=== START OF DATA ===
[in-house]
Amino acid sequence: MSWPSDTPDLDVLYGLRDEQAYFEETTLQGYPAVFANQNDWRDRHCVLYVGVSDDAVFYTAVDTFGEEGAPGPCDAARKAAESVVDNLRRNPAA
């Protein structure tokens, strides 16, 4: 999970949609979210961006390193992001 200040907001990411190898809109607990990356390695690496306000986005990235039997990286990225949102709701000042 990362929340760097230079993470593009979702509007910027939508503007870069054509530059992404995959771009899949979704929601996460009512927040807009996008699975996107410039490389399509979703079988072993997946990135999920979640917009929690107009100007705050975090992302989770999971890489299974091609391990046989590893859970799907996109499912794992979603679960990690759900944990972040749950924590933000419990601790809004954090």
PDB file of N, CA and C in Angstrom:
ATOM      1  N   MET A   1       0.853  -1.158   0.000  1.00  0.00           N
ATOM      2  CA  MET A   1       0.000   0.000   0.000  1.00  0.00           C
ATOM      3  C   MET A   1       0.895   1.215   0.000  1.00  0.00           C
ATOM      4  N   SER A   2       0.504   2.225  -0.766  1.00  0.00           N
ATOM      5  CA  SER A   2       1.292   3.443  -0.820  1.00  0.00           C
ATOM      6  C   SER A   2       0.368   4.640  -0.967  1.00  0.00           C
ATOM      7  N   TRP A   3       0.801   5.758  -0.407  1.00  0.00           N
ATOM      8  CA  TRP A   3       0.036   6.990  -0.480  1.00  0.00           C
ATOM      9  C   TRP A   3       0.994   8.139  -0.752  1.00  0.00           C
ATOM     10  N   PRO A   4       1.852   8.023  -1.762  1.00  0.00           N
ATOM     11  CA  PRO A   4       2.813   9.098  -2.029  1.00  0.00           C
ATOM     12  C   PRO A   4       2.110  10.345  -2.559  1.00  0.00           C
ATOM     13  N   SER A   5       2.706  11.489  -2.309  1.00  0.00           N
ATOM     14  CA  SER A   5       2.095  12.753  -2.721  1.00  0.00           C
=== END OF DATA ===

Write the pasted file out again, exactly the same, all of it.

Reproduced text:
[in-house]
Amino acid sequence: MSWPSDTPDLDVLYGLRDEQAYFEETTLQGYPAVFANQNDWRDRHCVLYVGVSDDAVFYTAVDTFGEEGAPGPCDAARKAAESVVDNLRRNPAA
């Protein structure tokens, strides 16, 4: 999970949609979210961006390193992001 200040907001990411190898809109607990990356390695690496306000986005990235039997990286990225949102709701000042 990362929340760097230079993470593009979702509007910027939508503007870069054509530059992404995959771009899949979704929601996460009512927040807009996008699975996107410039490389399509979703079988072993997946990135999920979640917009929690107009100007705050975090992302989770999971890489299974091609391990046989590893859970799907996109499912794992979603679960990690759900944990972040749950924590933000419990601790809004954090």
PDB file of N, CA and C in Angstrom:
ATOM      1  N   MET A   1       0.853  -1.158   0.000  1.00  0.00           N
ATOM      2  CA  MET A   1       0.000   0.000   0.000  1.00  0.00           C
ATOM      3  C   MET A   1       0.895   1.215   0.000  1.00  0.00           C
ATOM      4  N   SER A   2       0.504   2.225  -0.766  1.00  0.00           N
ATOM      5  CA  SER A   2       1.292   3.443  -0.820  1.00  0.00           C
ATOM      6  C   SER A   2       0.368   4.640  -0.967  1.00  0.00           C
ATOM      7  N   TRP A   3       0.801   5.758  -0.407  1.00  0.00           N
ATOM      8  CA  TRP A   3       0.036   6.990  -0.480  1.00  0.00           C
ATOM      9  C   TRP A   3       0.994   8.139  -0.752  1.00  0.00           C
ATOM     10  N   PRO A   4       1.852   8.023  -1.762  1.00  0.00           N
ATOM     11  CA  PRO A   4       2.813   9.098  -2.029  1.00  0.00           C
ATOM     12  C   PRO A   4       2.110  10.345  -2.559  1.00  0.00           C
ATOM     13  N   SER A   5       2.706  11.489  -2.309  1.00  0.00           N
ATOM     14  CA  SER A   5       2.095  12.753  -2.721  1.00  0.00           C